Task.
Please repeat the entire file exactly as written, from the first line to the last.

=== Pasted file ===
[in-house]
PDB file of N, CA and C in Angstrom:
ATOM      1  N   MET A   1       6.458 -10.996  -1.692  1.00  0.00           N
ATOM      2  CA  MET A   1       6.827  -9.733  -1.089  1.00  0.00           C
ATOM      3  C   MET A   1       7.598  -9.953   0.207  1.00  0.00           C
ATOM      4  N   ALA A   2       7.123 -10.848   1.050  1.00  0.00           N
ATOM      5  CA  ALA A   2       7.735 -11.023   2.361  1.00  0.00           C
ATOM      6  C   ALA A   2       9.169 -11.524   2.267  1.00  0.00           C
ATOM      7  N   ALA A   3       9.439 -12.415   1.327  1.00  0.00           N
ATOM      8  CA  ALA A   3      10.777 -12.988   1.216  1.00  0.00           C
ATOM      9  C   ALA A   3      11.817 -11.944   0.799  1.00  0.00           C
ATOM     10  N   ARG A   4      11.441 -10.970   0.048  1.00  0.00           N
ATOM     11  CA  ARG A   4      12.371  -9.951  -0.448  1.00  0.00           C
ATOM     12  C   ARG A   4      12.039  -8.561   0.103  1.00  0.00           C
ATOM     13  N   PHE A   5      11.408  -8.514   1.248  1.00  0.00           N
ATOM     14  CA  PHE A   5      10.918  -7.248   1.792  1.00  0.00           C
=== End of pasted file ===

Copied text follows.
[in-house]
PDB file of N, CA and C in Angstrom:
ATOM      1  N   MET A   1       6.458 -10.996  -1.692  1.00  0.00           N
ATOM      2  CA  MET A   1       6.827  -9.733  -1.089  1.00  0.00           C
ATOM      3  C   MET A   1       7.598  -9.953   0.207  1.00  0.00           C
ATOM      4  N   ALA A   2       7.123 -10.848   1.050  1.00  0.00           N
ATOM      5  CA  ALA A   2       7.735 -11.023   2.361  1.00  0.00           C
ATOM      6  C   ALA A   2       9.169 -11.524   2.267  1.00  0.00           C
ATOM      7  N   ALA A   3       9.439 -12.415   1.327  1.00  0.00           N
ATOM      8  CA  ALA A   3      10.777 -12.988   1.216  1.00  0.00           C
ATOM      9  C   ALA A   3      11.817 -11.944   0.799  1.00  0.00           C
ATOM     10  N   ARG A   4      11.441 -10.970   0.048  1.00  0.00           N
ATOM     11  CA  ARG A   4      12.371  -9.951  -0.448  1.00  0.00           C
ATOM     12  C   ARG A   4      12.039  -8.561   0.103  1.00  0.00           C
ATOM     13  N   PHE A   5      11.408  -8.514   1.248  1.00  0.00           N
ATOM     14  CA  PHE A   5      10.918  -7.248   1.792  1.00  0.00           C